Tesla has removed its ballsy ‘no questions asked’ 7-day return policy that Elon Musk has been pushing as a show of confidence for the automaker.
Over the last few years, Tesla has updated its return policy to enable buyers to return their vehicles within 7 days of taking delivery virtually “with no questions asked”.
This was a great show of confidence for Tesla.
The company wrote in the policy:
“Owning a Tesla vehicle means you are driving one of the most advanced, best performing and safest vehicles available. We are confident that you will feel great about your new vehicle, and so are giving you time to experience and enjoy your new Tesla. Subject to the terms and conditions of this policy, if you are unhappy with your vehicle, you may return it to us within seven (7) calendar days.”
CEO Elon Musk often used the policy in marketing Tesla vehicles to potential buyers:
New Model S has 370 mile / 595 km range https://t.co/D6bY7F2wUT
— Elon Musk (@elonmusk) April 24, 2019
Tesla literally wrote in its support page for the policy:
“This return policy is intended to give you confidence in your purchase of a Tesla vehicle, and so is in addition to any other rights you may have under applicable law.”
As long as there was no damage to the vehicle and less than 1,000 miles on the odometer, buyers were able to return the vehicle to Tesla for a full refund.
Now sources familiar with the matter told Electrek that Tesla has discontinued the policy last night.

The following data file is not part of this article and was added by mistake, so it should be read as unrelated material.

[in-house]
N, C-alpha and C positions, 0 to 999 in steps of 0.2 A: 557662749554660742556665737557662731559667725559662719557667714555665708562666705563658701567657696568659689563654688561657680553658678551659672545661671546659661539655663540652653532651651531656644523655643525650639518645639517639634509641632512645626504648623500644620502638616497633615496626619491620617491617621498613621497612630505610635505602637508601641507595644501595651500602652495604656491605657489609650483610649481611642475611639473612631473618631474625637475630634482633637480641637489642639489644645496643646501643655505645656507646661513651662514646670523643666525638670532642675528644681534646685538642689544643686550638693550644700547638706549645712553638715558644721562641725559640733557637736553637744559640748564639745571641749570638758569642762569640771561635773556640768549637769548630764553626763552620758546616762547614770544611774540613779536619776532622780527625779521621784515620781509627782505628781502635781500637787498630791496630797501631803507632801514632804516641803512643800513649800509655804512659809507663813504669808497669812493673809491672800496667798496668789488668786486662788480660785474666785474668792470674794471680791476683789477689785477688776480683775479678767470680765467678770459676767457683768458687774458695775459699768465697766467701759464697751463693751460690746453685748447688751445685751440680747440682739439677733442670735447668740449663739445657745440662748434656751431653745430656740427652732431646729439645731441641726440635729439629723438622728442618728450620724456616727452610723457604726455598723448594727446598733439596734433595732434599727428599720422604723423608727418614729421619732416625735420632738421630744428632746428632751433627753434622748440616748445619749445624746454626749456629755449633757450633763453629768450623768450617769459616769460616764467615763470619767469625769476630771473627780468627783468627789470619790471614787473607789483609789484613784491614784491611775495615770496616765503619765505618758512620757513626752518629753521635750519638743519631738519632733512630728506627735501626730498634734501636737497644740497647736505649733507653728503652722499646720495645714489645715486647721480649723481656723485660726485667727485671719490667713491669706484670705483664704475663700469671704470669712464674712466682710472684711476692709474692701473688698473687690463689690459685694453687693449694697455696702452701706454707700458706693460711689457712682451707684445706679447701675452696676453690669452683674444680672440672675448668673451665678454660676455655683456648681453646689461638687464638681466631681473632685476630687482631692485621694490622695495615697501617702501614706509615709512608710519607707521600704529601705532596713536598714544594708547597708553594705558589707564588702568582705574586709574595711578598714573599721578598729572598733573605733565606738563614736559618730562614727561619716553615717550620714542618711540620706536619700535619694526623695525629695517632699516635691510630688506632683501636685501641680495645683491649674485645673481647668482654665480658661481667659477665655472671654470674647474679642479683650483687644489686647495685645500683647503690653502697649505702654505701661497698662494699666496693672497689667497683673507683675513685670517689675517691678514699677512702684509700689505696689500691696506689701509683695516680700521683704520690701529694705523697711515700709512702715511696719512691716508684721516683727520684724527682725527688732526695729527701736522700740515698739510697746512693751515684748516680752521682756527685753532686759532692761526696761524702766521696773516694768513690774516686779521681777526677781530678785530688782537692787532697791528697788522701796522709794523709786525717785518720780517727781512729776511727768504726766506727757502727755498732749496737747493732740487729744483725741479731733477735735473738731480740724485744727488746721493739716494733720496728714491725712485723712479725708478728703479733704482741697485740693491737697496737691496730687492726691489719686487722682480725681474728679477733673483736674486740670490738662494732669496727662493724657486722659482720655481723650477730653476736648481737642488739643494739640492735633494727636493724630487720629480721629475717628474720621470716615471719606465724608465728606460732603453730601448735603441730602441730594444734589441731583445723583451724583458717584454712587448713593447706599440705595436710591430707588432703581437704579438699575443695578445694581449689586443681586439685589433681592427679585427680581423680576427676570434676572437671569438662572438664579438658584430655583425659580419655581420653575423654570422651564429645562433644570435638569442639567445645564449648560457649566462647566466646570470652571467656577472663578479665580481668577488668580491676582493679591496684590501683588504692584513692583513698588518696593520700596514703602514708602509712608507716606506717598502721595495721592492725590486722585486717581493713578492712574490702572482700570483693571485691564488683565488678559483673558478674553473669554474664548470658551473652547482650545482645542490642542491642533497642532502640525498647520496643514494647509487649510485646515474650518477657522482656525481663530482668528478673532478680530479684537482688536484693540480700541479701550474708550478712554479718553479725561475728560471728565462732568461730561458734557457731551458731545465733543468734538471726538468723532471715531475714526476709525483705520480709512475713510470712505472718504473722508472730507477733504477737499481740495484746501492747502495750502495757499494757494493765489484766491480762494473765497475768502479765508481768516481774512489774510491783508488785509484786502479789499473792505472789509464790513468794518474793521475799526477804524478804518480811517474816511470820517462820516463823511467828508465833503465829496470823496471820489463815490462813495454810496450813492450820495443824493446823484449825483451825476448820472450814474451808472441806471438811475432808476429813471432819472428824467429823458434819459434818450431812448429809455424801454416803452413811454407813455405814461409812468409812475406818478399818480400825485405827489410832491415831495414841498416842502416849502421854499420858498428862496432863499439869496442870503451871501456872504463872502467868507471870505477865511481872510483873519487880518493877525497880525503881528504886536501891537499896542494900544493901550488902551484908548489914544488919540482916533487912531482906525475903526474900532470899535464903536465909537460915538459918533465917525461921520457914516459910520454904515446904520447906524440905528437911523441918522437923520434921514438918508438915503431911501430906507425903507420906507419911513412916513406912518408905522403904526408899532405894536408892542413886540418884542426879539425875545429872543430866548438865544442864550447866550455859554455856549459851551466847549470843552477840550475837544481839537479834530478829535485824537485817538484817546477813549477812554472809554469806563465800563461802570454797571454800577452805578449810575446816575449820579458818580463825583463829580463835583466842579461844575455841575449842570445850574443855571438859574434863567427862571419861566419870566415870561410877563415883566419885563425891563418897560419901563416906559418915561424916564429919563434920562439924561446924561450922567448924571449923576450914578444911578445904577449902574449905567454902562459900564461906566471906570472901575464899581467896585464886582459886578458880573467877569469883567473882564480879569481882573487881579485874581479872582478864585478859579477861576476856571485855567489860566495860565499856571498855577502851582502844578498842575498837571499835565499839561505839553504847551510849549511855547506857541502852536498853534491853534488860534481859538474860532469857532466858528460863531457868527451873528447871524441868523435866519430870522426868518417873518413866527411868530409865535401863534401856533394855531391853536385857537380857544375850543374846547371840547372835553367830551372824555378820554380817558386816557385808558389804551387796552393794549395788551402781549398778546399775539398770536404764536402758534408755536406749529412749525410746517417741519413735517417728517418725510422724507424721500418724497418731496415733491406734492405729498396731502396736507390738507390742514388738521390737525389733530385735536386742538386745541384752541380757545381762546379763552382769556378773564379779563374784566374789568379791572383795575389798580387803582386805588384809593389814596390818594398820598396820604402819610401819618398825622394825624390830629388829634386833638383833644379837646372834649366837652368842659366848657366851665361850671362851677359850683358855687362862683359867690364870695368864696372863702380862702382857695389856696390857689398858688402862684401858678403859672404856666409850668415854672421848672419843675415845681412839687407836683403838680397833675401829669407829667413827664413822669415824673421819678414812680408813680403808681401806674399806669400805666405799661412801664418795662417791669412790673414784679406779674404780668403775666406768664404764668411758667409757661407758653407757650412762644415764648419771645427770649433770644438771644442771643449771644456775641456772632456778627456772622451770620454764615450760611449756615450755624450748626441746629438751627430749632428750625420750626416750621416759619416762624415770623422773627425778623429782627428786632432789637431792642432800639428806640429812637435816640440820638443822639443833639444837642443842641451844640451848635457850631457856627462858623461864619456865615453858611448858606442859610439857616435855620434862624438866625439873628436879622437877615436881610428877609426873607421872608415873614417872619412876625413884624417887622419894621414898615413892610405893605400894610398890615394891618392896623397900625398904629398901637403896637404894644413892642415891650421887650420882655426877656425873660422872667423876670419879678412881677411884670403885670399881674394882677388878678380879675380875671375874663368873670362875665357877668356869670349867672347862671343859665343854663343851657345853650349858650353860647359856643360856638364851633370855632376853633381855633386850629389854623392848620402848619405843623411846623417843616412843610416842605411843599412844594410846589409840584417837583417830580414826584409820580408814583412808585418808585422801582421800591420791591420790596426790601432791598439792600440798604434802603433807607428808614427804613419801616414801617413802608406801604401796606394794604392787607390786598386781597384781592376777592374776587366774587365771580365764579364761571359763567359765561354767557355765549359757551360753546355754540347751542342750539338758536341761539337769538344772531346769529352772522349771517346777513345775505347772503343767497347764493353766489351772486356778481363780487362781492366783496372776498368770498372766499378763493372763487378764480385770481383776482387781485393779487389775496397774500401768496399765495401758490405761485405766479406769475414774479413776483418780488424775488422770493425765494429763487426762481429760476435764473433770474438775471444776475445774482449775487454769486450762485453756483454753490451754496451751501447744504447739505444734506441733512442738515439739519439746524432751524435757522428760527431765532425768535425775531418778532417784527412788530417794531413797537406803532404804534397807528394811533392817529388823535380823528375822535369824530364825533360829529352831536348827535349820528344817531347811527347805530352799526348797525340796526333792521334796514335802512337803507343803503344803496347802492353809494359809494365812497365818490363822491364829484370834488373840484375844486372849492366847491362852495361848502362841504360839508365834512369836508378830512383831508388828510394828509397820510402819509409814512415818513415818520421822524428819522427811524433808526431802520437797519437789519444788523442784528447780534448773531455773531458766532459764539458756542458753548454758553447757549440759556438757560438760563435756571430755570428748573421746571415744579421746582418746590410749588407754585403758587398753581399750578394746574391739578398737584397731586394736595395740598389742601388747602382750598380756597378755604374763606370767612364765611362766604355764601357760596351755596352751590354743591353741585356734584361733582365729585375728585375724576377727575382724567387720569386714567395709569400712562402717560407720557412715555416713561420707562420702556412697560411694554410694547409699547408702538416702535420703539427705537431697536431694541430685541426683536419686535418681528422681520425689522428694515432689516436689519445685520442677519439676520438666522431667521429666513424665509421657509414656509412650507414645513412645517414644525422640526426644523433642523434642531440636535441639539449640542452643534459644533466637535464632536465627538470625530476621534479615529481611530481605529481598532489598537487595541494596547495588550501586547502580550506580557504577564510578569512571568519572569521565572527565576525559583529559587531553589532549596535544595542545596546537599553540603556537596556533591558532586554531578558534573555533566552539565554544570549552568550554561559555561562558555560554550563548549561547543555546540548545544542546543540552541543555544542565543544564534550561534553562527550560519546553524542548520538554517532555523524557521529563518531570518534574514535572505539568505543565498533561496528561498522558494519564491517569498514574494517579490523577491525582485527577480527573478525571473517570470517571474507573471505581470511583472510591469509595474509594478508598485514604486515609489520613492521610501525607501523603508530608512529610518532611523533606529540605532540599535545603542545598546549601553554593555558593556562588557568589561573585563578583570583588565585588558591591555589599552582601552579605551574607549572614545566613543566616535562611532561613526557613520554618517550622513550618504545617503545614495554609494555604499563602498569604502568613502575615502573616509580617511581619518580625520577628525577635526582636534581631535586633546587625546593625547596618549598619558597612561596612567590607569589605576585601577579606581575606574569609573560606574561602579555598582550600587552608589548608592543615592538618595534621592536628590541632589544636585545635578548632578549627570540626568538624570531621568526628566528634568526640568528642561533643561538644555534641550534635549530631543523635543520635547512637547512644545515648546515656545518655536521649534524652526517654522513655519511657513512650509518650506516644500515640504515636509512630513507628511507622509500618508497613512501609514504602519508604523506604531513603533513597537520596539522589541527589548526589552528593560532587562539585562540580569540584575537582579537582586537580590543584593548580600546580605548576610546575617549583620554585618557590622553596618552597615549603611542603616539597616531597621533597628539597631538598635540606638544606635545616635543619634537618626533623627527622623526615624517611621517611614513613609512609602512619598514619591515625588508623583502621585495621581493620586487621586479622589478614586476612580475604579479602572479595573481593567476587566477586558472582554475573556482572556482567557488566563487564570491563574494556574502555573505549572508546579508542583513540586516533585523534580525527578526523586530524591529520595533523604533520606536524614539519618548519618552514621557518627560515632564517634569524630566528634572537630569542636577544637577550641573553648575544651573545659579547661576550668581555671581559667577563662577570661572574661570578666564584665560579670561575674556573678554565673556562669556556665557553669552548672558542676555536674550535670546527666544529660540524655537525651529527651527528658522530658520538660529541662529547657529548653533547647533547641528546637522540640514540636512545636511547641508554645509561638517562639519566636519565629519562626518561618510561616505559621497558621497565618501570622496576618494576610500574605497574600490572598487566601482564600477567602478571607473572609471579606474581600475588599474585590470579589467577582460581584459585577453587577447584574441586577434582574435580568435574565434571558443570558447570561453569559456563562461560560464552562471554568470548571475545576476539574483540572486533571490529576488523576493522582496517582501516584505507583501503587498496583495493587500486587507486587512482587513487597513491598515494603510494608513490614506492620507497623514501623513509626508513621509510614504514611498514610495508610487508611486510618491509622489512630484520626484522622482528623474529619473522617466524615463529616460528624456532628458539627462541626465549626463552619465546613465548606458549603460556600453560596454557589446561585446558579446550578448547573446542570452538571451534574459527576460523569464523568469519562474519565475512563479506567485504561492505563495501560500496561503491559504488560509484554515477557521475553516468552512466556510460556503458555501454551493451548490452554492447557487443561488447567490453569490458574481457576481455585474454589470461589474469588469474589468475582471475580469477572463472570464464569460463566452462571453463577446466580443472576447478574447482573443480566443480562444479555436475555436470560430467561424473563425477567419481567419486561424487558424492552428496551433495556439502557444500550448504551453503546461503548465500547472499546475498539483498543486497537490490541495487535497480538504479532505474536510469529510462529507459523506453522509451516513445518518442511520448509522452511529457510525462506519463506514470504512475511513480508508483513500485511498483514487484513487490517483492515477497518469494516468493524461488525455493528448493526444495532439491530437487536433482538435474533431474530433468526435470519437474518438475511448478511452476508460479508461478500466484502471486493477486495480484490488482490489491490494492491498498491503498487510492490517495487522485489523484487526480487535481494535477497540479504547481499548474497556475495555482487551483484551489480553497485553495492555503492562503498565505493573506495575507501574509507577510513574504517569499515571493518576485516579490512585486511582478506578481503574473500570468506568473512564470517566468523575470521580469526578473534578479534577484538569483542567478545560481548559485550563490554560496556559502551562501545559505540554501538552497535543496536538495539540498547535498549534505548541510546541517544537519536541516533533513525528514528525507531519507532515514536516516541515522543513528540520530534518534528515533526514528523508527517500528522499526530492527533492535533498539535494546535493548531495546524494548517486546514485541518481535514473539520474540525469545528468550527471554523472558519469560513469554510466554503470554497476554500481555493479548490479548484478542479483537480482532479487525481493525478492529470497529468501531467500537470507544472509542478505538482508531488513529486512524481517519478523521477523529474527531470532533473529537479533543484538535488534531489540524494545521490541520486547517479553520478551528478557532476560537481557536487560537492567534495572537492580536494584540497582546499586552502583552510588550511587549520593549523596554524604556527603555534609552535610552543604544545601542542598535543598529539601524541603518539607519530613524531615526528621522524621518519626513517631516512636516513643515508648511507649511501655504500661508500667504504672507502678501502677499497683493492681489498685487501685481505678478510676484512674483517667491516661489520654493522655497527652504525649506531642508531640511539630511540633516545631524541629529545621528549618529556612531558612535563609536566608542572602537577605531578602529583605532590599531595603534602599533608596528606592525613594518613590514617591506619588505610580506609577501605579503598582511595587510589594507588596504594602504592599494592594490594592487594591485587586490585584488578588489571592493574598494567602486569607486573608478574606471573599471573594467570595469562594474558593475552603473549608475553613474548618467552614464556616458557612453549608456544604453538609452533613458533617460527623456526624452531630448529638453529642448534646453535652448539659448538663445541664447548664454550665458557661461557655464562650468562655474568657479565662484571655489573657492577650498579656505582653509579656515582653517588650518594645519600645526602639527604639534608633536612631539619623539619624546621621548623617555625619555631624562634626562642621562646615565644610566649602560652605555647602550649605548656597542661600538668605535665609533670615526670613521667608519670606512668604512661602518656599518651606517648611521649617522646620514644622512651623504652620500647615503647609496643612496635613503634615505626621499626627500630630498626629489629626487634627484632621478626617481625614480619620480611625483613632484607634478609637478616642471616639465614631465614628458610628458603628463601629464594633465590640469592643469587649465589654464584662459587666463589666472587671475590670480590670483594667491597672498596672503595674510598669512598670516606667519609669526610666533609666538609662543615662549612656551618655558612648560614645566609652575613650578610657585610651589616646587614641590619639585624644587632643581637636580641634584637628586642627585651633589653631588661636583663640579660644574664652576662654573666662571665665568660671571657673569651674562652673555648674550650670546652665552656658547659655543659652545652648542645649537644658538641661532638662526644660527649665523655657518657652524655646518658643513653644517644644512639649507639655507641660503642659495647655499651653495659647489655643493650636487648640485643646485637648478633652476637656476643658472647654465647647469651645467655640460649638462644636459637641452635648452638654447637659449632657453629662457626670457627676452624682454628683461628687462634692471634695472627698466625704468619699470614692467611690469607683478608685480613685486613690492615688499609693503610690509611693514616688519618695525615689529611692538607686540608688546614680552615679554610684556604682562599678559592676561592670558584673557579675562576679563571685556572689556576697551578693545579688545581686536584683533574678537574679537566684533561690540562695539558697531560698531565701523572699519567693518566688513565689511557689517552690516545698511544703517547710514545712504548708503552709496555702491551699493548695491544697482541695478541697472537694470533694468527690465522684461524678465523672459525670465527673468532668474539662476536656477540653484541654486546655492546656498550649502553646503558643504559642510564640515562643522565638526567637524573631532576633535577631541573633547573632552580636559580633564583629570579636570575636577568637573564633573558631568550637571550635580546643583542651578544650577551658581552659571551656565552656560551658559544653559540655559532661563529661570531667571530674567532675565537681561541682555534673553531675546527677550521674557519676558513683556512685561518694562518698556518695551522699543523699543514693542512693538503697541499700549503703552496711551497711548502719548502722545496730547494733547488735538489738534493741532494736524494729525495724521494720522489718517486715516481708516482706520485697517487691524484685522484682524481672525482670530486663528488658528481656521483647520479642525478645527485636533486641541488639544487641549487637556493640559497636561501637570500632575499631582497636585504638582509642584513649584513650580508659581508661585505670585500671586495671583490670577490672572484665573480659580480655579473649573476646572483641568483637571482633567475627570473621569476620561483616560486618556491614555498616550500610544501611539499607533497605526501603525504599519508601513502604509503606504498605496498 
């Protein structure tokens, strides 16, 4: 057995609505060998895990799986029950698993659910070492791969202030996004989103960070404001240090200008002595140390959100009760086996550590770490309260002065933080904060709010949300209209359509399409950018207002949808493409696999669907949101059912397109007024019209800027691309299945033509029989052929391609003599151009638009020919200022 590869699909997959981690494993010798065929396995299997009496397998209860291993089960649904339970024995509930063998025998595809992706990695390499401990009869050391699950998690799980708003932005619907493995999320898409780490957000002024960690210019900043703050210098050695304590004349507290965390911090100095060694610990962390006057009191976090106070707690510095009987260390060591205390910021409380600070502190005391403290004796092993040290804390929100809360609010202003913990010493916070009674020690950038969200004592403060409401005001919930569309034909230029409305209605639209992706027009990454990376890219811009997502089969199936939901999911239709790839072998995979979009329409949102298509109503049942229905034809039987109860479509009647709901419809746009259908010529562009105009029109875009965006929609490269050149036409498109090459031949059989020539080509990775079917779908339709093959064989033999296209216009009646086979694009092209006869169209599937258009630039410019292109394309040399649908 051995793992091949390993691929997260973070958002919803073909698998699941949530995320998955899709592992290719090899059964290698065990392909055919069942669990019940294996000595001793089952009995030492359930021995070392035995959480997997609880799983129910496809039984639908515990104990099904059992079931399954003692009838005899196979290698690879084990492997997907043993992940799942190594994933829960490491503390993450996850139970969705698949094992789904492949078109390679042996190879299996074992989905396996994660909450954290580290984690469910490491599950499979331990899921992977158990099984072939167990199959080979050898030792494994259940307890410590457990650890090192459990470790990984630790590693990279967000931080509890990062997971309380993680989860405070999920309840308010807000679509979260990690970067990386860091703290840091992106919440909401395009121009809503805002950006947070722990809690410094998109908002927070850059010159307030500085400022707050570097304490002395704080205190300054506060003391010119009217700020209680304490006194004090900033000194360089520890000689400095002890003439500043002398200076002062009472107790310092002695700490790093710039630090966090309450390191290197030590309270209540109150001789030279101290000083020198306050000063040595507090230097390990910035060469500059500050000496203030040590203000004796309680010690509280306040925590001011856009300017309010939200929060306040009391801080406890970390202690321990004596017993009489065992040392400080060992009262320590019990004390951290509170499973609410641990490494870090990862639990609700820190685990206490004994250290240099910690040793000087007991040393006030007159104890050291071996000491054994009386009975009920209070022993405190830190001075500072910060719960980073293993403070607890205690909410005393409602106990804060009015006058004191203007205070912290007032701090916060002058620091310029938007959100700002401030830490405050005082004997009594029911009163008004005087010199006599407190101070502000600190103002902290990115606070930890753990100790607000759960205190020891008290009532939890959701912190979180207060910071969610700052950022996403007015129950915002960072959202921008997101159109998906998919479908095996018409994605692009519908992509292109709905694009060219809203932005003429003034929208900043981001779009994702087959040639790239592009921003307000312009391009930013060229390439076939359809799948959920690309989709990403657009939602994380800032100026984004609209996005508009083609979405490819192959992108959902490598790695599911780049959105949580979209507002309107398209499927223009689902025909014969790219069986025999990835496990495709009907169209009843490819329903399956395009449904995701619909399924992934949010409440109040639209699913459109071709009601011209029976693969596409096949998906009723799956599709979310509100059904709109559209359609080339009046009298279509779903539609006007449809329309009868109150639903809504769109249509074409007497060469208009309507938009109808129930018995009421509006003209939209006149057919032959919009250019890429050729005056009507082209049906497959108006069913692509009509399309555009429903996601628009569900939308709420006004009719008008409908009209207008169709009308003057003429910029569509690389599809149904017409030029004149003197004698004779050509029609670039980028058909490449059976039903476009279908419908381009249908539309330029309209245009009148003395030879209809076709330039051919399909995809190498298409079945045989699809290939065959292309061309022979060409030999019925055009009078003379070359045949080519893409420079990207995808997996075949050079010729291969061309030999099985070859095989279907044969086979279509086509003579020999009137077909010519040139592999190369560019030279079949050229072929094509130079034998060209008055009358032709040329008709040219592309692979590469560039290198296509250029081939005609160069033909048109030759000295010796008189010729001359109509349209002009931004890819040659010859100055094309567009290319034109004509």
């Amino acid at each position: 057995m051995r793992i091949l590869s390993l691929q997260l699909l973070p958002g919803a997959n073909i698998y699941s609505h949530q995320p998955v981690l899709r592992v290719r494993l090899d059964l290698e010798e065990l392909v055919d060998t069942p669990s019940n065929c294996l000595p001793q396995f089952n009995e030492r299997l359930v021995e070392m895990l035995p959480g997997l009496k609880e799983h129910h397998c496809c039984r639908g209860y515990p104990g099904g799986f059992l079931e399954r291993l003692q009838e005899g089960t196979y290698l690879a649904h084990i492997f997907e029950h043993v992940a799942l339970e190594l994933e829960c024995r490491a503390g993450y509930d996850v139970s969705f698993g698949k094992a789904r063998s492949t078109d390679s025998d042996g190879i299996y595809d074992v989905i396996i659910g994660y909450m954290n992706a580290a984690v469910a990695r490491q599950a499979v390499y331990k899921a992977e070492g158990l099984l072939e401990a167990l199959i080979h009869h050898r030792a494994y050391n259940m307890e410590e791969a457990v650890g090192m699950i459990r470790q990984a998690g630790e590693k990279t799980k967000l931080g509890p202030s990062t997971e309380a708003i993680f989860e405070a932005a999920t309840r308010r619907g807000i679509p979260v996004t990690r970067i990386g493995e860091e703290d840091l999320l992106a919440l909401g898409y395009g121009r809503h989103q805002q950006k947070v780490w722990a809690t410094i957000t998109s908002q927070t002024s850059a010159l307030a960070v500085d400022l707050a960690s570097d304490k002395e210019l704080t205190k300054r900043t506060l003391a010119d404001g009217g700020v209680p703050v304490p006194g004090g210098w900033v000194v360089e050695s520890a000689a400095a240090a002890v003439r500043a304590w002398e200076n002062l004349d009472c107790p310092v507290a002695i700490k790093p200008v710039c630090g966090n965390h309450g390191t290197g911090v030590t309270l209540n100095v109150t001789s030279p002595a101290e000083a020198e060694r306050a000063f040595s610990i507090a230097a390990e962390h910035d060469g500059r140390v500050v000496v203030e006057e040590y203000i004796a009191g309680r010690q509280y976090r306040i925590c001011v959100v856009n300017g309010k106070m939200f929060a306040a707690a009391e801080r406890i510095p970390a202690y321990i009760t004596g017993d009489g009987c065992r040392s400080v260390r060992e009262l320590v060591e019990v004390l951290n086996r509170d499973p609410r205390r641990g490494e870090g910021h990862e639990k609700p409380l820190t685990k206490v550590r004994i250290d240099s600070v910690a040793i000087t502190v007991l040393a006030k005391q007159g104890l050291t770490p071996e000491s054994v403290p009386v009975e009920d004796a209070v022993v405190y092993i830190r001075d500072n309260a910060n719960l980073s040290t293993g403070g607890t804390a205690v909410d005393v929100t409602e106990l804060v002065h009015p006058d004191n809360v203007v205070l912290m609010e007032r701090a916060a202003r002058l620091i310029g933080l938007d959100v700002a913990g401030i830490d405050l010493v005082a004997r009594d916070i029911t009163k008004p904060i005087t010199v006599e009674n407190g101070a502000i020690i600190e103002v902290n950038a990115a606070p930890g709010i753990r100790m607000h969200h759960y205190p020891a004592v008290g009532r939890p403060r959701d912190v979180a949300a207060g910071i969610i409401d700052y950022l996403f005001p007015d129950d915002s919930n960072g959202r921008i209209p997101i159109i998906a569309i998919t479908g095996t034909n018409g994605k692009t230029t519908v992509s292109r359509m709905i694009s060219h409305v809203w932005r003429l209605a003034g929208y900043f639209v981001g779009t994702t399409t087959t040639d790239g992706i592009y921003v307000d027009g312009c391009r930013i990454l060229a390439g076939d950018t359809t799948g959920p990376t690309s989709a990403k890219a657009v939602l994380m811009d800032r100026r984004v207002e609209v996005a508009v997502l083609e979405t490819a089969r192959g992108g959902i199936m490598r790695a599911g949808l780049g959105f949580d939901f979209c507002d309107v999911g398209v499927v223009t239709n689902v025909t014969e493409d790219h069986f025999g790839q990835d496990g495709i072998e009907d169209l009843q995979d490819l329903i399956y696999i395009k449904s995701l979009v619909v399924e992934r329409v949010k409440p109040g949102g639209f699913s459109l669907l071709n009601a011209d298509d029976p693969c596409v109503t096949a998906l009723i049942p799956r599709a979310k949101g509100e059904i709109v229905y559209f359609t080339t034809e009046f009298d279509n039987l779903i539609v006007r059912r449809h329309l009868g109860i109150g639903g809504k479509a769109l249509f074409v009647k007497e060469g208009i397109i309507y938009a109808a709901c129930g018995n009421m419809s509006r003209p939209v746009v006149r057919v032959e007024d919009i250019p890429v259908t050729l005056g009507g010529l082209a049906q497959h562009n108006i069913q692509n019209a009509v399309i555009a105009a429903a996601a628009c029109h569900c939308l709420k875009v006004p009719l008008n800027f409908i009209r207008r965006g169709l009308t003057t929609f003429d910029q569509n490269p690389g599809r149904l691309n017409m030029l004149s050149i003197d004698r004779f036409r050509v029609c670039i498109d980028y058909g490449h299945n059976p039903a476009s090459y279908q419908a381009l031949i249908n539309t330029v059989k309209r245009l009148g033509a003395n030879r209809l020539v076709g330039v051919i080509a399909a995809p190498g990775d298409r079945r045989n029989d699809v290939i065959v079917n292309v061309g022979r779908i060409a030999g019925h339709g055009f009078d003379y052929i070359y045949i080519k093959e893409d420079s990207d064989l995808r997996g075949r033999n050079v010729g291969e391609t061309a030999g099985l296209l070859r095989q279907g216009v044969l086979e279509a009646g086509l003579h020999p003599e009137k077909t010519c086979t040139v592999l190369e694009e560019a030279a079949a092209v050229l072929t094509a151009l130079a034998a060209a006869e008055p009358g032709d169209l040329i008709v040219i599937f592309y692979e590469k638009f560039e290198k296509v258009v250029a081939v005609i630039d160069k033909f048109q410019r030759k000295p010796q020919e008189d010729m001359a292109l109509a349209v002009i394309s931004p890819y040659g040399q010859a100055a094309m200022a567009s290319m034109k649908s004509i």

The support page for the policy now redirects to Tesla’s general support page without any replacement policy.
Sources familiar with the matter told Electrek that dissatisfied buyers will now be referred to Tesla’s service department if they express wanting to return a vehicle for whatever reason.
It’s strange for Tesla to make this change without a replacement policy for something that was used to show how confident it was that people would like their vehicles.
It’s also unclear if many people were using it. We know that Tesla made some changes to it over the years to avoid people abusing it, but we don’t know if that’s the reason behind the move to completely discontinue the policy.
Tesla had a lot of quality issues with the Model Y that might have resulted in an increase of the use of the policy, but buyers can always refuse delivery if they are not satisfied of the quality of the vehicle regardless of the return policy, which was more about the experience with the vehicle over the first week.
Normally, we would ask Tesla’s PR department about it, but as we recently reported, it has been disbanded.